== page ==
Explore the best trails near Hayesville with hand-curated trail maps and driving directions as well as detailed reviews and photos from hikers, campers and nature lovers like you.
We had a wonderful time. We went in the morning during the week - meaning we were the only ones there. When we were leaving a couple more people cars pulled in. It was quaint and nice; the trails were fast flowing, but not what I call thrilling.
Sabrina W. on Jackrabbit Trail
Very nice level trail that has lake view for much of the hike. While there were mostly bikers they were all polite and friendly and shared the trail appropriately. The leaves are just beginning to turn. This trail has many educational tree and fauna identifying markers with great descriptions so if you are interested in learning about this then this is the trail for you!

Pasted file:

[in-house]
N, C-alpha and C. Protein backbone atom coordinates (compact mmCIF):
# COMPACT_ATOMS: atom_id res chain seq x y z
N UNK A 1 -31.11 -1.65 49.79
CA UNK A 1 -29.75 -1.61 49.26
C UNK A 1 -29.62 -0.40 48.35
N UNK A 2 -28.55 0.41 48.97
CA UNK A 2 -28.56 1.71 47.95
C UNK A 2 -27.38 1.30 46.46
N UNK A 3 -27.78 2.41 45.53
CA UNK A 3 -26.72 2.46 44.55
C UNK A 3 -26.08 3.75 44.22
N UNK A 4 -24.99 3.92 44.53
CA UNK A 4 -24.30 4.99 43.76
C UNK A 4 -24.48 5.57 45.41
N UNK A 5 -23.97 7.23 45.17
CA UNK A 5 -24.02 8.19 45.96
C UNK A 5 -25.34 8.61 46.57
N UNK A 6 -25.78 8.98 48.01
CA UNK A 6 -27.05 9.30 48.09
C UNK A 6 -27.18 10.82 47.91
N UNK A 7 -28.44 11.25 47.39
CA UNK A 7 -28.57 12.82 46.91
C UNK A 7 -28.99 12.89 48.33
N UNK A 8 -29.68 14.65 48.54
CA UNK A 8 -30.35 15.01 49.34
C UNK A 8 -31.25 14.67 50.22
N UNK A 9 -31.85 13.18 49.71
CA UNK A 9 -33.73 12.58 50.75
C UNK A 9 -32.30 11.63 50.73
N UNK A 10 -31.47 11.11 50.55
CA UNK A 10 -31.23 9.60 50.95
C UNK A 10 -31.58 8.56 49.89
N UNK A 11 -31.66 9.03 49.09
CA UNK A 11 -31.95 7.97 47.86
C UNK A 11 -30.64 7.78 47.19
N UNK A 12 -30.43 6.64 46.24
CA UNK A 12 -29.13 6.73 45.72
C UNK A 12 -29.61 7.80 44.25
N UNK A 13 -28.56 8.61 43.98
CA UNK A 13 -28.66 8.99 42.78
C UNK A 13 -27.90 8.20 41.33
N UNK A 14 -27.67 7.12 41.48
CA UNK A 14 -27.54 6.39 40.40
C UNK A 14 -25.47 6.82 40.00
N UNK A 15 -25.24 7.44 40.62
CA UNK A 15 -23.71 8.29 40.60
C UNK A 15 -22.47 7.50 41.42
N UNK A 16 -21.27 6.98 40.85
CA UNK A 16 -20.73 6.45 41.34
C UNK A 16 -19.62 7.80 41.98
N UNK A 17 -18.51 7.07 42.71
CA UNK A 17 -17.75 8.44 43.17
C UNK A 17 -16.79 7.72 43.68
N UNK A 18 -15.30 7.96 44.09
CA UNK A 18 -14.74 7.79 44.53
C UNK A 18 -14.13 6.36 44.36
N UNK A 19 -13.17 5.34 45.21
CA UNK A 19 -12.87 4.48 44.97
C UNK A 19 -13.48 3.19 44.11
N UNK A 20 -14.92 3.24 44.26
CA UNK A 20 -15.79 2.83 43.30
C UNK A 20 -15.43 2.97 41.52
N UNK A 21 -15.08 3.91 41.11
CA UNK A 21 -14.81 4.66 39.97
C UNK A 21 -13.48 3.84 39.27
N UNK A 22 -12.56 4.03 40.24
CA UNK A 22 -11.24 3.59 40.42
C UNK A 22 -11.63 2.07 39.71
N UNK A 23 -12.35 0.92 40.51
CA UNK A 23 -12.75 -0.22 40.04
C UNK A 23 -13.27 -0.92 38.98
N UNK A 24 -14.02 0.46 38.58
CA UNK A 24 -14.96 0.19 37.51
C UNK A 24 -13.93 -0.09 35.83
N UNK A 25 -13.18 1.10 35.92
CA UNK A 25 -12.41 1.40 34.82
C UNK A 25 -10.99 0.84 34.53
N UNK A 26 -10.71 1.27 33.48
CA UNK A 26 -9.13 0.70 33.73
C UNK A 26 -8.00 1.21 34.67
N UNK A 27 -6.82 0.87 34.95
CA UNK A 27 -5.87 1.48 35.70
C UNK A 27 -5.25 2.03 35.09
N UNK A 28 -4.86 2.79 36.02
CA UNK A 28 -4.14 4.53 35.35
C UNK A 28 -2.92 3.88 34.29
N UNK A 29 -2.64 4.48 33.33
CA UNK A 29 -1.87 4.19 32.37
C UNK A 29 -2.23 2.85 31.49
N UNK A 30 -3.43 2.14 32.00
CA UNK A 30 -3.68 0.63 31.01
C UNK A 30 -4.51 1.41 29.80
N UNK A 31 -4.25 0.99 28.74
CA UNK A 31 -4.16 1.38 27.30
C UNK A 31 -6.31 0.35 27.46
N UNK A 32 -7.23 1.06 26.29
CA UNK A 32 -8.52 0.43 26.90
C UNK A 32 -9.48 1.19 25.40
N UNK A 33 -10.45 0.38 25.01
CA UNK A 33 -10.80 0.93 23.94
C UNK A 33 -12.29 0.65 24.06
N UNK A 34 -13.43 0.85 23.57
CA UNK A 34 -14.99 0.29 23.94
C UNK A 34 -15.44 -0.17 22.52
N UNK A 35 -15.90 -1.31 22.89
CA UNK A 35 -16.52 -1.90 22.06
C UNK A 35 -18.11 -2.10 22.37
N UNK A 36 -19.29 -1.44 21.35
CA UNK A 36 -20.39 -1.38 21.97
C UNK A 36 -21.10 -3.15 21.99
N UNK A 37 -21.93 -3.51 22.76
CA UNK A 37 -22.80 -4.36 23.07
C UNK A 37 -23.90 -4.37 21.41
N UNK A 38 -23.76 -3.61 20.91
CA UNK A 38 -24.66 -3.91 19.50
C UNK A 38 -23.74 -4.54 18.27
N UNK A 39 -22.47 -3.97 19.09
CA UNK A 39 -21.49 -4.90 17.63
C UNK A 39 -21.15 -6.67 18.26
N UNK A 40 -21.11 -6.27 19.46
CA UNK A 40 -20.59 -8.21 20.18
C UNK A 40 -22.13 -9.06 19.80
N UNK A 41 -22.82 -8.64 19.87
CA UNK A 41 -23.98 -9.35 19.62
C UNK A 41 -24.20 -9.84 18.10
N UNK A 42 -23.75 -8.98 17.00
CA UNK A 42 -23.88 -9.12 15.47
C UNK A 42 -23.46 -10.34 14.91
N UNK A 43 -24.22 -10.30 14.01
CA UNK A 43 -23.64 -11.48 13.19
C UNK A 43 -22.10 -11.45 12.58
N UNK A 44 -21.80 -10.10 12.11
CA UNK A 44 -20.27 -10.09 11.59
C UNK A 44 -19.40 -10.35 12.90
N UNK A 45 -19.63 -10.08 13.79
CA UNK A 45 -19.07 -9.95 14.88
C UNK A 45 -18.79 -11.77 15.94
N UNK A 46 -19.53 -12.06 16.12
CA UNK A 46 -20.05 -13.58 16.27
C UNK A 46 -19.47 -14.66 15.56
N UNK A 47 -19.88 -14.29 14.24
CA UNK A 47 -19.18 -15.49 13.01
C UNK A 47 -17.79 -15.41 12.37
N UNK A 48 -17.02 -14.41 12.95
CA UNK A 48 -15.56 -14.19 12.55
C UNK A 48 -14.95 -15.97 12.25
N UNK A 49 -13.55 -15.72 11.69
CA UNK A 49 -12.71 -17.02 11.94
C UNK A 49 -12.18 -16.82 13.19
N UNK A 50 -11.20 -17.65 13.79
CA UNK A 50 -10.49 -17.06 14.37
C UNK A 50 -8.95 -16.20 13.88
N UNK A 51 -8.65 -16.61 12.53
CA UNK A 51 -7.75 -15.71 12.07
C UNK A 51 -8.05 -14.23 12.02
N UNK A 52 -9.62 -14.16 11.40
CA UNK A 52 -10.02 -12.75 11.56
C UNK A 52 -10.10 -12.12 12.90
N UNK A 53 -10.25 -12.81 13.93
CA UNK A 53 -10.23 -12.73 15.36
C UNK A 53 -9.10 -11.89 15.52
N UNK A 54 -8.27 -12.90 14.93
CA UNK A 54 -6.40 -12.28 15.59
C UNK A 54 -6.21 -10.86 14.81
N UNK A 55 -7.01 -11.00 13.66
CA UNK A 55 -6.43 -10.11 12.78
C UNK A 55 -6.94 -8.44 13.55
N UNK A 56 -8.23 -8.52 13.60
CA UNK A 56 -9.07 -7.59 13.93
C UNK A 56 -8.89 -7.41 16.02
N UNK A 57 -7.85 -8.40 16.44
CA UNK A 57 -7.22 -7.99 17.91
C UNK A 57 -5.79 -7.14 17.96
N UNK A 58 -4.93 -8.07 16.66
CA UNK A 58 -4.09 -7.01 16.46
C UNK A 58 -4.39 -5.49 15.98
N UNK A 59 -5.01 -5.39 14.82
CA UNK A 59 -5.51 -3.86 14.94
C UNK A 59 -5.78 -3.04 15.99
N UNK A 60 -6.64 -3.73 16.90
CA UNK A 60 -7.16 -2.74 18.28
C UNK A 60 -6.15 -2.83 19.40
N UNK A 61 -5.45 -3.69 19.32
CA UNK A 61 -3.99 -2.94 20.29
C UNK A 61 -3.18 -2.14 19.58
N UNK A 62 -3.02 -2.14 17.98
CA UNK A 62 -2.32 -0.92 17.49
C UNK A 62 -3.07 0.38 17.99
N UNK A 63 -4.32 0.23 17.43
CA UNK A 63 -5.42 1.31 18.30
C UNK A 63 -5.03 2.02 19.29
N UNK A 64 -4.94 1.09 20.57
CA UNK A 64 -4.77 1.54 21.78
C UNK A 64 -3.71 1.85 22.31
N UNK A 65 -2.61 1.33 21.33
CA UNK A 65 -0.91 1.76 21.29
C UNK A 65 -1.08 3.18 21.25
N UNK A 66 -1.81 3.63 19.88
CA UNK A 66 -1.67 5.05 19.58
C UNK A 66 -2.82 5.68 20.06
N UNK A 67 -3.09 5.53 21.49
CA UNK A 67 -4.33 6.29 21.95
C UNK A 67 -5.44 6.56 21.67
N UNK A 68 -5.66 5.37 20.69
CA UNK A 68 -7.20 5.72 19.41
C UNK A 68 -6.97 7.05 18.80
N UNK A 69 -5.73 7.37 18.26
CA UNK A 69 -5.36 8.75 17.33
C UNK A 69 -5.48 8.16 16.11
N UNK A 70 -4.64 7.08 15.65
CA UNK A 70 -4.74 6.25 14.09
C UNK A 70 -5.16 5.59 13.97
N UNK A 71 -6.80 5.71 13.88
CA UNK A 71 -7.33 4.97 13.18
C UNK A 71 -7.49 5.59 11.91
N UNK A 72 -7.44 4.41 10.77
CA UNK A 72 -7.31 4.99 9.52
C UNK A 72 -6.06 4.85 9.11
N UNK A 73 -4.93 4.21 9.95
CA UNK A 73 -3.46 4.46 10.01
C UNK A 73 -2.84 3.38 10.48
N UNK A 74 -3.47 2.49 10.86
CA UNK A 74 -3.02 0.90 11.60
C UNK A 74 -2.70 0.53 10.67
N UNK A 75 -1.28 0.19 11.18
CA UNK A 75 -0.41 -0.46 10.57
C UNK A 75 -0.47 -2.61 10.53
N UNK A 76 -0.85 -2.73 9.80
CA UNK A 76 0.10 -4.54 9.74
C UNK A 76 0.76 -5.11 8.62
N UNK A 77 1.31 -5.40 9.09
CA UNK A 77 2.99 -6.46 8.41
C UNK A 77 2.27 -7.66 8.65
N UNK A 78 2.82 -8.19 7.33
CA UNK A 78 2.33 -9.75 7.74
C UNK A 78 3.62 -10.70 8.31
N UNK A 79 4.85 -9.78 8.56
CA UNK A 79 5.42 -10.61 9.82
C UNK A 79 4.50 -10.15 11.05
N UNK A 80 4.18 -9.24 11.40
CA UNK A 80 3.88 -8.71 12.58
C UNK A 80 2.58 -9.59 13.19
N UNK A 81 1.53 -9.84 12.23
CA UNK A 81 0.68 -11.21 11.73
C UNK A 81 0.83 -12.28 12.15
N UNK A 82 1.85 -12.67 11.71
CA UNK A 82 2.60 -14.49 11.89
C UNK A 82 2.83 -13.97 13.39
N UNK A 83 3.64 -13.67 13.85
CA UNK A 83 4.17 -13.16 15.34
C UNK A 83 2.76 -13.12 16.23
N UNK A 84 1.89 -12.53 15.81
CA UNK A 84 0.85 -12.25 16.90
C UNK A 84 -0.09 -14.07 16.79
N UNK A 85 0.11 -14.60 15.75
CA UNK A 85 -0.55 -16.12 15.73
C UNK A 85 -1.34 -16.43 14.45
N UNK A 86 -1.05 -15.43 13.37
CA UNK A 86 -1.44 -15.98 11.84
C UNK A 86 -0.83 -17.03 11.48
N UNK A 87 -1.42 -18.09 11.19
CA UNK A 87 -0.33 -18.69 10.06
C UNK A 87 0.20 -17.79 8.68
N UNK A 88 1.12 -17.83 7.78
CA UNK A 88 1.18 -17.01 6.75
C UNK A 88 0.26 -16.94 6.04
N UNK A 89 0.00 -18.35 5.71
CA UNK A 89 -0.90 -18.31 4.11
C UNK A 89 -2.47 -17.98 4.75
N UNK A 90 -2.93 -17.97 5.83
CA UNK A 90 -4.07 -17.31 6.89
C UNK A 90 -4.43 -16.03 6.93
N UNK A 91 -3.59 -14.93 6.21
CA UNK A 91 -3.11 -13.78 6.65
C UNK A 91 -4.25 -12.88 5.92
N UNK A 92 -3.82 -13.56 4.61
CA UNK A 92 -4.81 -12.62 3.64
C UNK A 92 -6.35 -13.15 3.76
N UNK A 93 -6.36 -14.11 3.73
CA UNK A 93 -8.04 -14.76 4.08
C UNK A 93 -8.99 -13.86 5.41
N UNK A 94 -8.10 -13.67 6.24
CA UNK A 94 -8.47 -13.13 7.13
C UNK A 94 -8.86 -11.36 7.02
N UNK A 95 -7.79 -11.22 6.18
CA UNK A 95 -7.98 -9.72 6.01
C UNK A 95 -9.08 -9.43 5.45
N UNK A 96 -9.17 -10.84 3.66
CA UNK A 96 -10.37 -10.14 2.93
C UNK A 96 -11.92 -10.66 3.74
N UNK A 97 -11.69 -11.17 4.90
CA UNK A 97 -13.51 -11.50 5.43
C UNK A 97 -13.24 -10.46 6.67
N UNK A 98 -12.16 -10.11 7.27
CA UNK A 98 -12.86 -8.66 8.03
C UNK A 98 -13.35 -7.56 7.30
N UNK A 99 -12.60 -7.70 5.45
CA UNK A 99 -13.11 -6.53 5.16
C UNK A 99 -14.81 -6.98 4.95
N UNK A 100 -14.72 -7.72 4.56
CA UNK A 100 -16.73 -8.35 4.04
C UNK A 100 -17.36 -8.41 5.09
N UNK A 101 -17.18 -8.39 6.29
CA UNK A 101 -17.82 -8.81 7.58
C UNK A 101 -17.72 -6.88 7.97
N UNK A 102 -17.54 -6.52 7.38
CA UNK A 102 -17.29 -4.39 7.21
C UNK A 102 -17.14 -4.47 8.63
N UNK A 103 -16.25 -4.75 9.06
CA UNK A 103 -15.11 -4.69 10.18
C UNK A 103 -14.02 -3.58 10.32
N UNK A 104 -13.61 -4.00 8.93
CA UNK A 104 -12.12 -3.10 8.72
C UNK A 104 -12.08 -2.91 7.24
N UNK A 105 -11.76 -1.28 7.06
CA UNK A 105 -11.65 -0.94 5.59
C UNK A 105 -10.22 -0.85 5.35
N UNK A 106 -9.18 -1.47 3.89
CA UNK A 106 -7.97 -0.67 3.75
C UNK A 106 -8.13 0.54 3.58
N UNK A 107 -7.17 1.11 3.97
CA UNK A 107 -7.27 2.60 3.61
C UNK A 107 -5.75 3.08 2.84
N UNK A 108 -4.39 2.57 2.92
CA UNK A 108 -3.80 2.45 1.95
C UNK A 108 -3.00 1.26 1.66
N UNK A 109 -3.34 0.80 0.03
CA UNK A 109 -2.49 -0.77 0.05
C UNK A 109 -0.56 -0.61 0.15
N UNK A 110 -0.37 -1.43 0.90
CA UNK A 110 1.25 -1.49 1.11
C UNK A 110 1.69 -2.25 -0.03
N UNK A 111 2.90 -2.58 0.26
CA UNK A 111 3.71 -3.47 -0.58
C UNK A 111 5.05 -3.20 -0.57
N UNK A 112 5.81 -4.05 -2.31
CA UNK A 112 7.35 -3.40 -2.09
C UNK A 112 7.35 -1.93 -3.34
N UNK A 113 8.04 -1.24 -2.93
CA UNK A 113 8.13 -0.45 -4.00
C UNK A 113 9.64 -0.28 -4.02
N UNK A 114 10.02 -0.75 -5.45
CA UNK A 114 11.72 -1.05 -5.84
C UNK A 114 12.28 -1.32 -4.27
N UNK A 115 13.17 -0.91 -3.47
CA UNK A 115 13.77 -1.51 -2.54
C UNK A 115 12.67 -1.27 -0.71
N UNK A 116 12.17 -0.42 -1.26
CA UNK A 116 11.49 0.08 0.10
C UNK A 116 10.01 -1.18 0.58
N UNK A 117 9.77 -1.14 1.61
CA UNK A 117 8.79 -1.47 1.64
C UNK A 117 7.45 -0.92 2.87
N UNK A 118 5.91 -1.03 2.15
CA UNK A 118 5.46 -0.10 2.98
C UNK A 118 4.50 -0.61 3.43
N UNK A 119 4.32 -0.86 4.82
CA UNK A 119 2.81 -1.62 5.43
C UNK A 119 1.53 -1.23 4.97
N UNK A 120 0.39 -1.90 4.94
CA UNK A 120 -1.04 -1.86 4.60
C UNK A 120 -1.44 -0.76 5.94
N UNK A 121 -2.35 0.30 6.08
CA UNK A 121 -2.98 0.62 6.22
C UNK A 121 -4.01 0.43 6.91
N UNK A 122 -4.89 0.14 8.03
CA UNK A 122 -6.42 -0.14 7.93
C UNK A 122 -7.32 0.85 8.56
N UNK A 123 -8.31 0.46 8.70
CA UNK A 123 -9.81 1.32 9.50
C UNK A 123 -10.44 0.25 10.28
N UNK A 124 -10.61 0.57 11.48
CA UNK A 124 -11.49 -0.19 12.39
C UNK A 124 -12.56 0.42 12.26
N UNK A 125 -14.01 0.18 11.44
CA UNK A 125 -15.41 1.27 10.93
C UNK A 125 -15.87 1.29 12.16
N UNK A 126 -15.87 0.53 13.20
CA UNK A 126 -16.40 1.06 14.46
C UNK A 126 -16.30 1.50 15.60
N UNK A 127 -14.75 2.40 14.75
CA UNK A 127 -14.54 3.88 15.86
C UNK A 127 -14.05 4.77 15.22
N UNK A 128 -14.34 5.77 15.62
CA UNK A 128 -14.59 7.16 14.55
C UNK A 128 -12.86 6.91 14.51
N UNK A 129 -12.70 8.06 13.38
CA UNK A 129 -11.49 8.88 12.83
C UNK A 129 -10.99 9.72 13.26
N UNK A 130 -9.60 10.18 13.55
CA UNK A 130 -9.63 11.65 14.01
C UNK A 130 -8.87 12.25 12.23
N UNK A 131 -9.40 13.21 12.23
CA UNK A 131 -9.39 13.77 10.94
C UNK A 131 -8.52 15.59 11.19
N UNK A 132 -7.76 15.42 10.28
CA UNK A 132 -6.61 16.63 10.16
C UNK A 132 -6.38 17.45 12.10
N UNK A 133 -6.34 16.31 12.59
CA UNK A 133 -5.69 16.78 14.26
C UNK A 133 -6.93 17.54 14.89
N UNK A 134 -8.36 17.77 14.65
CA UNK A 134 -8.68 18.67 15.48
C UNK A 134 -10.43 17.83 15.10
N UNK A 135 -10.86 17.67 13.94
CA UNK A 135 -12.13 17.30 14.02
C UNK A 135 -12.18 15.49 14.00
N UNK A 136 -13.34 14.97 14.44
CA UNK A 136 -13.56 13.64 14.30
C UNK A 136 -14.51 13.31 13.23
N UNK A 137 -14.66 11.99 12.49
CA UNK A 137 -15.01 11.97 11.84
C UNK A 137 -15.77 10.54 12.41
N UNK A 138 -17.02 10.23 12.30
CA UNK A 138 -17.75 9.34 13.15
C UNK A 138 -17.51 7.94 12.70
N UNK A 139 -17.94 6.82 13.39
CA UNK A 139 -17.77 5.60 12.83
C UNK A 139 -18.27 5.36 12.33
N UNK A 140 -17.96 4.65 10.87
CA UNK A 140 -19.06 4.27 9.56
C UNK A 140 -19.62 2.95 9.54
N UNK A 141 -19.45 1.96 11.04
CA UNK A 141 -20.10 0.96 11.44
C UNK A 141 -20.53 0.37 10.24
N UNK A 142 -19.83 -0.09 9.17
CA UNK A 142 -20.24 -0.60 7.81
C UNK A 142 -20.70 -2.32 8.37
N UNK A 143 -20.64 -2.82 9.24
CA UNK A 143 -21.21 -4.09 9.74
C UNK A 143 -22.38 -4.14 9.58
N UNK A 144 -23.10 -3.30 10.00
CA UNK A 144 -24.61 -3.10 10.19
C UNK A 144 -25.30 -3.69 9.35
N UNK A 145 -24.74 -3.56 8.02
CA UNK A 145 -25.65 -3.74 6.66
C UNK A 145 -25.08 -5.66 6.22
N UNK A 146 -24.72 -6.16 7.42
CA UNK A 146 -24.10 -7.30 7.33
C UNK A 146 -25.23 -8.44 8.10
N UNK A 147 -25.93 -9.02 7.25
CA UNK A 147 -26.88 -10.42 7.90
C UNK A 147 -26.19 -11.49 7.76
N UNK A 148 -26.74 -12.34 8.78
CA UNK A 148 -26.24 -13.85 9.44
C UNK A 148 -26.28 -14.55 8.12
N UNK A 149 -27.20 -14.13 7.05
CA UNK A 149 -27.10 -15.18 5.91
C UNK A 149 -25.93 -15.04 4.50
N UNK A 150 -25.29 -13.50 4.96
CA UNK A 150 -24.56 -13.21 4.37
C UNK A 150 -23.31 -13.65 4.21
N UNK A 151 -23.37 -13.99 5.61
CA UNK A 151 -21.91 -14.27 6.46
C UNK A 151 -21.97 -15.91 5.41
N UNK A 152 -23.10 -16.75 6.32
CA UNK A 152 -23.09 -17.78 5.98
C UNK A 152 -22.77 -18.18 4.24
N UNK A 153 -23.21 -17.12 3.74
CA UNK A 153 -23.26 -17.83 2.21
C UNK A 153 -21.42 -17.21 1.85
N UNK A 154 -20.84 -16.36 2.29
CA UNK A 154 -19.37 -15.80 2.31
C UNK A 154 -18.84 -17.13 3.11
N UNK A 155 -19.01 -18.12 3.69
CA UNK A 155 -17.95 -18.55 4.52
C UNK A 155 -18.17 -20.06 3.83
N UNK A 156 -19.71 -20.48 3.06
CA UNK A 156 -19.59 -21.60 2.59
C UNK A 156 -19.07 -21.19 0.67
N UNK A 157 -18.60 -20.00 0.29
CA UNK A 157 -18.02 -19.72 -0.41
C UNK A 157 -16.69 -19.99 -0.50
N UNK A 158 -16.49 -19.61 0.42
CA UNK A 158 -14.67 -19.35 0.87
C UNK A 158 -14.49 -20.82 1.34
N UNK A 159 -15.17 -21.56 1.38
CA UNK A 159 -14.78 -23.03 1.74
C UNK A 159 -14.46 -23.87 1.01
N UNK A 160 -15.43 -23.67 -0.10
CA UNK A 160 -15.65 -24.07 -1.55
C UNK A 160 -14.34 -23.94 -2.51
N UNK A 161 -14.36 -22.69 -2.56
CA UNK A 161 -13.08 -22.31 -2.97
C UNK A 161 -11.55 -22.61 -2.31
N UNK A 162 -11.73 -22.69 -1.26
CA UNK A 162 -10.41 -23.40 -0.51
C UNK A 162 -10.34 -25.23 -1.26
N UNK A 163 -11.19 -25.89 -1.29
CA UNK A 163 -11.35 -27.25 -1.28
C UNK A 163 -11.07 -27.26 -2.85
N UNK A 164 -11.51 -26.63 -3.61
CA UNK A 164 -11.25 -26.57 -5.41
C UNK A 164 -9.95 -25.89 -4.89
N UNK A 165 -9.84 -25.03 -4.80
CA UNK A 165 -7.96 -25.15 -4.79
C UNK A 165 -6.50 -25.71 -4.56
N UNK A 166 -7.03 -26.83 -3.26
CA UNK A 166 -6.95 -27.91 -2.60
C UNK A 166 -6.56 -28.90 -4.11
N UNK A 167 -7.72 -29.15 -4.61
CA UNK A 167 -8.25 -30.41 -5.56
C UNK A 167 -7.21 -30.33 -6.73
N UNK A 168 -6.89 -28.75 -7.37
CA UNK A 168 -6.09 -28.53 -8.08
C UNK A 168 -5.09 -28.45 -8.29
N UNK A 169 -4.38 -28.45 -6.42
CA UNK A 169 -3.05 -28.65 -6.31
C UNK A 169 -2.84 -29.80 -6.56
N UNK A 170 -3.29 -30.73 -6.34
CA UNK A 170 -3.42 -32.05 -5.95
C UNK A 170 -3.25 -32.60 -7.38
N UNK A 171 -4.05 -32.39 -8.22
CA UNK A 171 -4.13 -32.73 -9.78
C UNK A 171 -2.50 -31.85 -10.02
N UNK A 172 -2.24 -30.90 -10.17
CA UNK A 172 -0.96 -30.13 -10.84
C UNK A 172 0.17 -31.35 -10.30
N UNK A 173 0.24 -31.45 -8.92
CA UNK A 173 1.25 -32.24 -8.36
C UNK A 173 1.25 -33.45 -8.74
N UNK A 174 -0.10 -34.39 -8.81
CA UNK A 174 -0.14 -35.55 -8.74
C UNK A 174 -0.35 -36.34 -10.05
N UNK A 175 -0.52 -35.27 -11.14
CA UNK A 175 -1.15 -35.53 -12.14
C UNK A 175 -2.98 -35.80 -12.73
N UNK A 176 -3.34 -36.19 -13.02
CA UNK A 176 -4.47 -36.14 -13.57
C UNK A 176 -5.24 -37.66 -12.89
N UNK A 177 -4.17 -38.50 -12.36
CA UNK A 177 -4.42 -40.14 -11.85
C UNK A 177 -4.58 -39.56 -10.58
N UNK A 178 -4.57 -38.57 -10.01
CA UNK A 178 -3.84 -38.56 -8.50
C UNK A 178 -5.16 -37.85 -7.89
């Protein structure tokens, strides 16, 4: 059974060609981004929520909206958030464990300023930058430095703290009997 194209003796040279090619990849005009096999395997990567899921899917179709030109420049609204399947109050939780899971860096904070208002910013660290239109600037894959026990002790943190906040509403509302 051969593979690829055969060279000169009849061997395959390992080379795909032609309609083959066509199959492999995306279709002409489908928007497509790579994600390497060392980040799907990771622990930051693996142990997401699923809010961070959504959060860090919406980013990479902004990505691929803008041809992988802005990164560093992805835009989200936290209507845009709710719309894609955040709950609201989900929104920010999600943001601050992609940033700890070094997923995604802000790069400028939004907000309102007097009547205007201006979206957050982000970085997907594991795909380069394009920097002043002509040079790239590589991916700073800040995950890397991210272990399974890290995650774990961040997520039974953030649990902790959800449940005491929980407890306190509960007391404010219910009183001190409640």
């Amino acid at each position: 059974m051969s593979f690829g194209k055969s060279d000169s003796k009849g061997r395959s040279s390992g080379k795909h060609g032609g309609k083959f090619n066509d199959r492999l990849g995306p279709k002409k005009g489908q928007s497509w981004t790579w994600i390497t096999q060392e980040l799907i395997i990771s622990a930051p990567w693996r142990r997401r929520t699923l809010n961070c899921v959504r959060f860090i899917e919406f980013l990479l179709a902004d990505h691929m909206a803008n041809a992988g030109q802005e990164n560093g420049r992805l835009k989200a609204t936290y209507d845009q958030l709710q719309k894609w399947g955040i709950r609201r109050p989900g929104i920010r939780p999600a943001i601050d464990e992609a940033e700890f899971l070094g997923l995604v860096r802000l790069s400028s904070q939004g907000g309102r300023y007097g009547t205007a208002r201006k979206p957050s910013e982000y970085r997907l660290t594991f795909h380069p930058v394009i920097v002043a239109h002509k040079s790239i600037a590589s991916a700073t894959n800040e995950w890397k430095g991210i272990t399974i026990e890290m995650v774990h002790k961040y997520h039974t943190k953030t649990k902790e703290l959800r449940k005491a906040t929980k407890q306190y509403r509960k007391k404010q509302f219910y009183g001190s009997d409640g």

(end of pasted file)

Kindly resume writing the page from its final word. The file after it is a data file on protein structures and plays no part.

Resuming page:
Chris K. on Jackrabbit Trail
Did the 6.6 mile loop during rain storm today. It was a blast..
We hike (walk) this trail frequently. It is not too strenuous for us seniors, but the climb up to the top of the mountain is good exercise. There are several nice peek-a-boo views of the lake, and a few side trails to waters edge. The view from the top is unremarkable - too heavily wooded with no real open vistas. The trail is generally in very good condition.
Toward the end of summer a portion of the trail near the start/end of the loop can be somewhat overgrown, making pants a better choice than shorts.
Pat Helm's review below is pretty much spot on. I will say that if you are looking for beautiful vistas and views, this is not your hike. There are only a couple of these on the entire trail during the "green season". It is, however, very peaceful and quiet.
Even with the "orange guide book", the water was very, very, very scarce. Getting to the sources and gathering the water was very time consuming and I would definitely bring a pump filter next time.